Therefore, based on the foregoing, the Woodruffs' NJLAD claims against all defendants must be dismissed.
2. Plaintiffs' Due Process Claim
The Woodruffs have also pleaded that their procedural due process rights under the federal and state constitutions were violated by the school district because their son was not provided with the procedures due to him under the IDEA and Rehabilitation Act. The Woodruffs have commingled two different procedural due process claims. The procedural due process provisions under the federal and state constitutions provide a different remedy than the procedures set forth by the federal legislation. Thus, whether defendants violated the procedures under the IDEA and Rehabilitation Act is a separate inquiry from whether the defendants violated the Woodruffs' constitutional due process rights.
The constitutional guarantee of procedural due process requires "the presence of a legitimate 'property' or liberty interest within the meaning of the Fifth or Fourteenth Amendment." Arnett v. Kennedy, 416 U.S. 134, 164 (1974). If protected interests are implicated, it must then be decided what procedures constitute "due process of law." Ingraham v. Wright, 430 U.S. 651, 672 (1977).
Generally, a student has a "legitimate entitlement to a public education as a property interest which is protected by the Due Process Clause and which may not be taken away for misconduct without adherence to the minimum procedures required by that Clause." Goss v. Lopez, 419 U.S. 565, 574 (1975). Thus, schools are not exempt from providing due process to students. Id. (stating that "we do not believe that school authorities must be totally free from notice and hearing requirements if their schools are to operate with acceptable efficiency").
In addition to a student's property interest in his education, the Supreme Court has long recognized that the right of parents to care for and guide their children, including their education, is a protected fundamental liberty interest. Anspach ex rel. Anspach v. City of Philadelphia, Dept. of Public Health, 503 F.3d 256, 261 (3d Cir. 2007) (citing cases). This right is neither absolute nor unqualified, however. C.N. v. Ridgewood Bd. of Educ., 430 F.3d 159, 182 (3d Cir. 2005) (citing Lehr v. Robertson, 463 U.S. 248, 256 (1983) (constitutional protection available for parent-child relationship in "appropriate cases"); Croft v. Westmoreland Co. Children and Youth Serv., 103 F.3d 1123, 1125 (3d Cir. 1997) (interest of parents in the care, custody and management of children is "not absolute"; "liberty interest in familial integrity is limited by the compelling governmental interest in the protection of children")).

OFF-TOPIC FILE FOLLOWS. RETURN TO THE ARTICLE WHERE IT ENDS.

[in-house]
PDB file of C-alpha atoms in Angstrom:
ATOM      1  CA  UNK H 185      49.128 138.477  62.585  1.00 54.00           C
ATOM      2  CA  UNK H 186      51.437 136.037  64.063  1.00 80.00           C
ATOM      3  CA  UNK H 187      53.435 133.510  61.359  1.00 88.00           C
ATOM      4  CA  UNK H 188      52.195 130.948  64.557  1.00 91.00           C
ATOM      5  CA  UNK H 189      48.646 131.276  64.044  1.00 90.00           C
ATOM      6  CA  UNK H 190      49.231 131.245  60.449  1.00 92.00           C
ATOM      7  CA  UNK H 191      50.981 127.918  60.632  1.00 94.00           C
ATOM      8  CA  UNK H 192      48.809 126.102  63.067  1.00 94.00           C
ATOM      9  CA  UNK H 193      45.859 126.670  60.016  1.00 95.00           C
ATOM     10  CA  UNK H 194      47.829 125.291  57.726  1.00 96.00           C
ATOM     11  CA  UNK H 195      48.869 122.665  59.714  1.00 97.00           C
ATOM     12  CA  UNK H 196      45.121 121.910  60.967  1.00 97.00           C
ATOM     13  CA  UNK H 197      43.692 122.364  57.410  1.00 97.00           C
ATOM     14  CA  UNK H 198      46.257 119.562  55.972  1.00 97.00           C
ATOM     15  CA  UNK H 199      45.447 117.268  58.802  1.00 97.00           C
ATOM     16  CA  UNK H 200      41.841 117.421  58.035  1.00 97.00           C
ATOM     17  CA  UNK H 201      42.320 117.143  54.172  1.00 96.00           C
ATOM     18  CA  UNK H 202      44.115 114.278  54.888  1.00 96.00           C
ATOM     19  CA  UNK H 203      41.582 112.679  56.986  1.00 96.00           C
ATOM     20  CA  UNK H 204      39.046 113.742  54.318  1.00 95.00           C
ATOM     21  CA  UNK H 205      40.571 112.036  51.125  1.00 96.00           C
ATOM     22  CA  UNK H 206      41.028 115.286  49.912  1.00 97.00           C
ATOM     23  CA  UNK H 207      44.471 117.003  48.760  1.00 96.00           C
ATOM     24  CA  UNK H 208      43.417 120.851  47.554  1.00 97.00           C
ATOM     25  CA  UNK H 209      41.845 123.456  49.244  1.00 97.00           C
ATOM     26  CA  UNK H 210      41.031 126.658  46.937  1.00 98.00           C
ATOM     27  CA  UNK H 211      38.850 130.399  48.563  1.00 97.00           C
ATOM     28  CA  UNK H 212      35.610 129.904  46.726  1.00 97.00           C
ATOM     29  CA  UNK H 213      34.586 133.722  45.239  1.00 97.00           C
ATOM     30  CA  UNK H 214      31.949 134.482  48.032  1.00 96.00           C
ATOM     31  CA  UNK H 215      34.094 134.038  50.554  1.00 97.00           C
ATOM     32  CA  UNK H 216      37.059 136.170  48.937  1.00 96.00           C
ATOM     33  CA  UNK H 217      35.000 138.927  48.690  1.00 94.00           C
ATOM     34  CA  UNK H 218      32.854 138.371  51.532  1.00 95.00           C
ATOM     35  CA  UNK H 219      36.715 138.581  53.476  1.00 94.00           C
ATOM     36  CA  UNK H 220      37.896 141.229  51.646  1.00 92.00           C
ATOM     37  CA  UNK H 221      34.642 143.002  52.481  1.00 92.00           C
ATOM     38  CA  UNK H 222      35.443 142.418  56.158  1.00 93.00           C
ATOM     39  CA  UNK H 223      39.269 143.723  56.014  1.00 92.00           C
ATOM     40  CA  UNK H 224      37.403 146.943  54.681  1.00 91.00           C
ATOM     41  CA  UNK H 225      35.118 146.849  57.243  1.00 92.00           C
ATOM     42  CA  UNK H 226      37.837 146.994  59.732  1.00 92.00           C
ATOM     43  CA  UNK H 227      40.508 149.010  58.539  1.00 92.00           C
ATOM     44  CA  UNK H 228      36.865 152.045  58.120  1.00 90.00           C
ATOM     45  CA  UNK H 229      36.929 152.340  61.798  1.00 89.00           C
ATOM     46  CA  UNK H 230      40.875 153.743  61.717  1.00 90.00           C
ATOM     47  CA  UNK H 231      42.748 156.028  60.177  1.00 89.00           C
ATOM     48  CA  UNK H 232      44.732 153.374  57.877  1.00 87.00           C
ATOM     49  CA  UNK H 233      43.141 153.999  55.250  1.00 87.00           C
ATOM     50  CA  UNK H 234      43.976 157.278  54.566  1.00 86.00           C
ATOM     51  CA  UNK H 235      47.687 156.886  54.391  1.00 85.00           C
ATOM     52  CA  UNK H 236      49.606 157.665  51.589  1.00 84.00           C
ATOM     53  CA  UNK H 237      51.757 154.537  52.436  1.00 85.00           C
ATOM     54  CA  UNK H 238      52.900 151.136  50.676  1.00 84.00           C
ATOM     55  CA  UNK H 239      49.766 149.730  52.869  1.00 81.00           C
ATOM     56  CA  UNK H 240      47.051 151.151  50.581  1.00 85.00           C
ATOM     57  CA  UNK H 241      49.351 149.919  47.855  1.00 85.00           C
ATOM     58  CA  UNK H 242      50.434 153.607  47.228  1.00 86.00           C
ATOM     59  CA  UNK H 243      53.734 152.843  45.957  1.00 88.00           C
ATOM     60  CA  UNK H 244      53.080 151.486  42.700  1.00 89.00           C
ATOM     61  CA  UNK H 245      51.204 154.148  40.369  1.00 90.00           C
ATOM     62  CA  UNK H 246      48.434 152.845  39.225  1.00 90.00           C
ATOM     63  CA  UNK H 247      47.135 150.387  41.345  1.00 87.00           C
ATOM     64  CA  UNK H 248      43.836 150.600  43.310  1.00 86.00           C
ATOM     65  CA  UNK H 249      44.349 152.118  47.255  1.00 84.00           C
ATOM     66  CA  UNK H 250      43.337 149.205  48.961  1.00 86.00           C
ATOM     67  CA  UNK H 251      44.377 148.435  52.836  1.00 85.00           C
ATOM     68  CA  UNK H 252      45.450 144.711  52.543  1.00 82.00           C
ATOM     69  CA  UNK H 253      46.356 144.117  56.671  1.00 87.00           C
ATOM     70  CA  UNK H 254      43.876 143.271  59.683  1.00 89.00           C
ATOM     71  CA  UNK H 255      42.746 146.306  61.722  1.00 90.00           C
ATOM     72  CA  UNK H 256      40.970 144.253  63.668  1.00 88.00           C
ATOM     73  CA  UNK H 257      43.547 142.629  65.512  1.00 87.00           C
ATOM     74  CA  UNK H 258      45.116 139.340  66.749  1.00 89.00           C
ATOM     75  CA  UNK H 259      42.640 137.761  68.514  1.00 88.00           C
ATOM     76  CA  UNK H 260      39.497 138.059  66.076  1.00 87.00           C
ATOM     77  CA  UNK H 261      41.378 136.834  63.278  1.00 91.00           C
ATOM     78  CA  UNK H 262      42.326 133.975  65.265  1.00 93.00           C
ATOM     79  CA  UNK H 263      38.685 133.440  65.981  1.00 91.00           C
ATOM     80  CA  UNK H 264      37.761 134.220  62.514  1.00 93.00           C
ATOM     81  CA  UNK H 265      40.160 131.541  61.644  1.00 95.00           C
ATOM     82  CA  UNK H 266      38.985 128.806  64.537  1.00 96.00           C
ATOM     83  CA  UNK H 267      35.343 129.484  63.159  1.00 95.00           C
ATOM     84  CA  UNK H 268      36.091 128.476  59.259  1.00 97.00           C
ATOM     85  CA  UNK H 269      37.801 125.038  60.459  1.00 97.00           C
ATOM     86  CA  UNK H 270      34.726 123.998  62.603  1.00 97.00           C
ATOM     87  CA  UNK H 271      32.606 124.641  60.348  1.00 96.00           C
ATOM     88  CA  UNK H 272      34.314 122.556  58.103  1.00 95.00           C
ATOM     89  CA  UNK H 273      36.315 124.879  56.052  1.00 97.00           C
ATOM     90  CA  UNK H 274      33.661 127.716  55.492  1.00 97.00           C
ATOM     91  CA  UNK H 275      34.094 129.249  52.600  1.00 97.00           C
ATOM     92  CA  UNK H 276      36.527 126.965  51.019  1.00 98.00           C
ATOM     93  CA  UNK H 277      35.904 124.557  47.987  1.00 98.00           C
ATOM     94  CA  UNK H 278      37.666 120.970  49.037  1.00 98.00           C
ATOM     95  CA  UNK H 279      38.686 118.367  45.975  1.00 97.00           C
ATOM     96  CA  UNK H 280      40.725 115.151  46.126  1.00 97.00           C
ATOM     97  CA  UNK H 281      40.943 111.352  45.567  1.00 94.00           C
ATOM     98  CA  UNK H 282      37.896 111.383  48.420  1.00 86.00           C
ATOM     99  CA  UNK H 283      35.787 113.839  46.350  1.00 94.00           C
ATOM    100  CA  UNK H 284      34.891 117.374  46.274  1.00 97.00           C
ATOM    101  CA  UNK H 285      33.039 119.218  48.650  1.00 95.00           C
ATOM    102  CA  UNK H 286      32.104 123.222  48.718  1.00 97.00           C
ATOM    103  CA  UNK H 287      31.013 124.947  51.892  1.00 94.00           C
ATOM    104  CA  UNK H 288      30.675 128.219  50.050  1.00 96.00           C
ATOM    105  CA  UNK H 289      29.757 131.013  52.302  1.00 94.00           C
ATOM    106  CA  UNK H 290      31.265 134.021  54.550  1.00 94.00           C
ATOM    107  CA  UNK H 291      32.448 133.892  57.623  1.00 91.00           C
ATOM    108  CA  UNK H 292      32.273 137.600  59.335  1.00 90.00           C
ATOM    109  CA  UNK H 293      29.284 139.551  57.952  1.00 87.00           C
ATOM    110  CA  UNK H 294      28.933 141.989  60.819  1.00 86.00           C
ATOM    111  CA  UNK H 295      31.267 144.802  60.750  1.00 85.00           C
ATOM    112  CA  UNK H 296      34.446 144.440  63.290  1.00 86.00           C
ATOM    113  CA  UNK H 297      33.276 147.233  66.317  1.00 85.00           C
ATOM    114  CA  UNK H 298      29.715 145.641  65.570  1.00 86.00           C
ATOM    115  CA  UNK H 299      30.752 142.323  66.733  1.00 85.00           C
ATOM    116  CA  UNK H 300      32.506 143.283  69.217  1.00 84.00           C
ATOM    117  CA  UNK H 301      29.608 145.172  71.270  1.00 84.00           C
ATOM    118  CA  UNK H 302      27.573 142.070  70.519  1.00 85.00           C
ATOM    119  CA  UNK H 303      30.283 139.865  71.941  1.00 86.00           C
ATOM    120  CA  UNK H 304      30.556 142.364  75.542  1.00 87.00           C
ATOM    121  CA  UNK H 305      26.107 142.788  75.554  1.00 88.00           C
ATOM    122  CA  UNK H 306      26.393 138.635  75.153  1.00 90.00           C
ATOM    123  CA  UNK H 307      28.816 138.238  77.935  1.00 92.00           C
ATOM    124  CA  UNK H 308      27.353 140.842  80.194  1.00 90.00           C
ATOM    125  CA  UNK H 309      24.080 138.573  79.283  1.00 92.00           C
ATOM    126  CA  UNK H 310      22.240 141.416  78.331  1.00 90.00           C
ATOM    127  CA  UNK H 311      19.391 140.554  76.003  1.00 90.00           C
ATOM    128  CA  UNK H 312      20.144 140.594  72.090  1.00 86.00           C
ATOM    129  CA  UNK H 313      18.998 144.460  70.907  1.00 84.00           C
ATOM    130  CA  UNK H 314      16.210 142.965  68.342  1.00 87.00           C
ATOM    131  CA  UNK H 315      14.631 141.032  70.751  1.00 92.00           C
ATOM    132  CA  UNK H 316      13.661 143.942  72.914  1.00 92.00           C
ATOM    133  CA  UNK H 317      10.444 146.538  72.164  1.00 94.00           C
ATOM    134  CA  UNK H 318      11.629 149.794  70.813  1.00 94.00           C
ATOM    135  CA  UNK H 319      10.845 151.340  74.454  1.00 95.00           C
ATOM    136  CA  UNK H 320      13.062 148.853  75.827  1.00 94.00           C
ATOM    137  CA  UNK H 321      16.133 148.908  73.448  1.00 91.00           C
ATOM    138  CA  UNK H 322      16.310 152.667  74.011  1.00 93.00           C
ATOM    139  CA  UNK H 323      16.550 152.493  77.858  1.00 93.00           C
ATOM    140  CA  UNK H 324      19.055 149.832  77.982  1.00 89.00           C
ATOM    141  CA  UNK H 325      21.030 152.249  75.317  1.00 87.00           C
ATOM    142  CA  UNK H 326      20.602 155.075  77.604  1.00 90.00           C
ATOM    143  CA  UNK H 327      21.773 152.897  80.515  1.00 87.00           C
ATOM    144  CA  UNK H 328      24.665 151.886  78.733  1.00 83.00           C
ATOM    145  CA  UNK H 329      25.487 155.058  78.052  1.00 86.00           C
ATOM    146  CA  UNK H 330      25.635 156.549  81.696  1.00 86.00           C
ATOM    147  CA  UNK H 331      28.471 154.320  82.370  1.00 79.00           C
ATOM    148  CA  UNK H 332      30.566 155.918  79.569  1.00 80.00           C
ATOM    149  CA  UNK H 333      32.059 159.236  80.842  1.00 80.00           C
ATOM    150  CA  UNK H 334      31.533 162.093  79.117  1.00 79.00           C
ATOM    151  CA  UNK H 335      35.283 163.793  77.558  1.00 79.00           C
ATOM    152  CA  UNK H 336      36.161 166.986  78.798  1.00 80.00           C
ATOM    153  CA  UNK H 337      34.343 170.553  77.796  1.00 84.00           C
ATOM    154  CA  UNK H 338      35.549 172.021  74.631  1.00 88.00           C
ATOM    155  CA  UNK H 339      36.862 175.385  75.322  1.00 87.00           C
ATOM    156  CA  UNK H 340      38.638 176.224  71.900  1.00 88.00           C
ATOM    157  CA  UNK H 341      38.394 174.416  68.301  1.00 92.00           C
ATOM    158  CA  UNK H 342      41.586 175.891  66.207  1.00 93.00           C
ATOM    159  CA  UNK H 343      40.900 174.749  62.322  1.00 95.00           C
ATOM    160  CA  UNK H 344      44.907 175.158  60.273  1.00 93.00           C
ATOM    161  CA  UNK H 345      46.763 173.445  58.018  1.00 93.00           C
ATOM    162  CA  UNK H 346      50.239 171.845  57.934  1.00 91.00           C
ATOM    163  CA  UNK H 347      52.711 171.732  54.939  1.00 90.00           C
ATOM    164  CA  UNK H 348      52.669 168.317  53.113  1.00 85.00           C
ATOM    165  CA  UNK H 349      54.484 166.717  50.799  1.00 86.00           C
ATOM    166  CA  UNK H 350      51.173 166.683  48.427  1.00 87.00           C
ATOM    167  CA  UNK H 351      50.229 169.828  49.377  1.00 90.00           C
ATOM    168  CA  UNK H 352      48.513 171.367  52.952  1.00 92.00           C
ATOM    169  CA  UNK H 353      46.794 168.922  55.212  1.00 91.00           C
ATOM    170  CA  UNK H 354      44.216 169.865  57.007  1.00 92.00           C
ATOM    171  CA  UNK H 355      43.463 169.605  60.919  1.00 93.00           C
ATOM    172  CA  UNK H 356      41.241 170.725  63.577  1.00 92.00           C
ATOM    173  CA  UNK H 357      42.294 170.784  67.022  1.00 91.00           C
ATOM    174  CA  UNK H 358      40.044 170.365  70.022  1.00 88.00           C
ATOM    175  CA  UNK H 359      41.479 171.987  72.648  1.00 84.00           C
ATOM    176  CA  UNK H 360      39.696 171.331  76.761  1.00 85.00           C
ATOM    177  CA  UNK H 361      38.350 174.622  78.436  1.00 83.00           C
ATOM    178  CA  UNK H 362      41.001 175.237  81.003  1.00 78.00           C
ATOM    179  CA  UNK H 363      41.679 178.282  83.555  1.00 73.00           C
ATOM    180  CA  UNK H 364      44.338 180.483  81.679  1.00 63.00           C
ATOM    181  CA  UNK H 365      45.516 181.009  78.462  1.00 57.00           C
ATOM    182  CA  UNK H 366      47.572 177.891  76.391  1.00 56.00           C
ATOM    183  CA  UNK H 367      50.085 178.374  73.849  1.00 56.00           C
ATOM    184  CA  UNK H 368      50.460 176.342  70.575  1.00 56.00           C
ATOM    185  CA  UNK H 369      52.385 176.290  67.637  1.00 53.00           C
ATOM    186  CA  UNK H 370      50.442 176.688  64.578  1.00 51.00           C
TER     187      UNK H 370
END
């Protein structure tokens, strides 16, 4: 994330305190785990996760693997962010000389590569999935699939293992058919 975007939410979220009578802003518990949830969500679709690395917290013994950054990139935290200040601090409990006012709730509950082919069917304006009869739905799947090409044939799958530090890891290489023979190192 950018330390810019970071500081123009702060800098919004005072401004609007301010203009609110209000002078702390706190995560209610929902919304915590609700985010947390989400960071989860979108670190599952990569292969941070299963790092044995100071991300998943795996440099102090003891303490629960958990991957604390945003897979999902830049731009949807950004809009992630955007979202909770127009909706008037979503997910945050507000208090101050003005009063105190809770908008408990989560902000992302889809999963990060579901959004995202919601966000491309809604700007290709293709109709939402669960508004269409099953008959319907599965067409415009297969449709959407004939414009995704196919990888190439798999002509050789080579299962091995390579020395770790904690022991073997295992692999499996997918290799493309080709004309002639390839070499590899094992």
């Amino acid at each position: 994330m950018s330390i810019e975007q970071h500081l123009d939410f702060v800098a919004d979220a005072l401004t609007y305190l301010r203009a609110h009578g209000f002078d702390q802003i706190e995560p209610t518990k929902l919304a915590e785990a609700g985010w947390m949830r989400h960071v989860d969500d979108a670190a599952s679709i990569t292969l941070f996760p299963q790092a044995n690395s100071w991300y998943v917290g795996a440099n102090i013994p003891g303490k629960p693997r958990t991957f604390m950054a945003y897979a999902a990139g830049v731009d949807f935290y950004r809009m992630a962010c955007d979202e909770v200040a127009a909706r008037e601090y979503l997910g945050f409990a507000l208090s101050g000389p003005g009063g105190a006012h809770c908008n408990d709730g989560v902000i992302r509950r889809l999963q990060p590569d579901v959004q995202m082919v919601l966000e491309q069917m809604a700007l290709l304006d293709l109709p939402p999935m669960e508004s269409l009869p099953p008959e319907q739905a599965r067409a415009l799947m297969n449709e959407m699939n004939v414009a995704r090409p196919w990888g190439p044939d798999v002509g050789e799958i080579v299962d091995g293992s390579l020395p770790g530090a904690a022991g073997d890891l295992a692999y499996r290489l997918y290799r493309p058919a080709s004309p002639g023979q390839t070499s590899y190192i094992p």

The Court does not need to explore the boundaries of a parent's liberty interest in the education of his or her child because the Woodruffs have not articulated a claim based on this liberty interest. Rather, the Woodruffs' due process claim focuses on B.W.'s property interest in his education, and alleges that his property interest was altered without due process. (See Compl. ¶ 83.) That claim is not viable, however, because the property interest at stake, and its corresponding procedural due process, belongs to B.W. and not to his parents. Thus, because B.W. is no longer a plaintiff is this action, his due process claim cannot be prosecuted by his parents.*fn3
3. Plaintiffs' FERPA Claim
Even though the Woodruffs do not set forth a specific count under the Family Educational Rights and Privacy Act (FERPA), 20 U.S.C. § 1232g, an allegation that defendants violated FERPA is contained within their retaliation claim, Count Five. The Woodruffs contend that the disclosure of B.W.'s student file to his current school district violated FERPA. This claim fails, however, because there is no private cause of action under FERPA. Gonzaga University v. Doe, 536 U.S. 273, 287 (2002).
The Woodruffs argue that they can bring their FERPA claim pursuant to 42 U.S.C. § 1983. This argument is unavailing for two reasons. First, they have not actually brought that claim pursuant to § 1983. Second, § 1983 is not a vehicle for a FERPA claim. See id. at 288. Thus, the Woodruffs' claim for a FERPA violation must be dismissed.
4. Plaintiffs' Negligence Claim and Emotional Distress Claim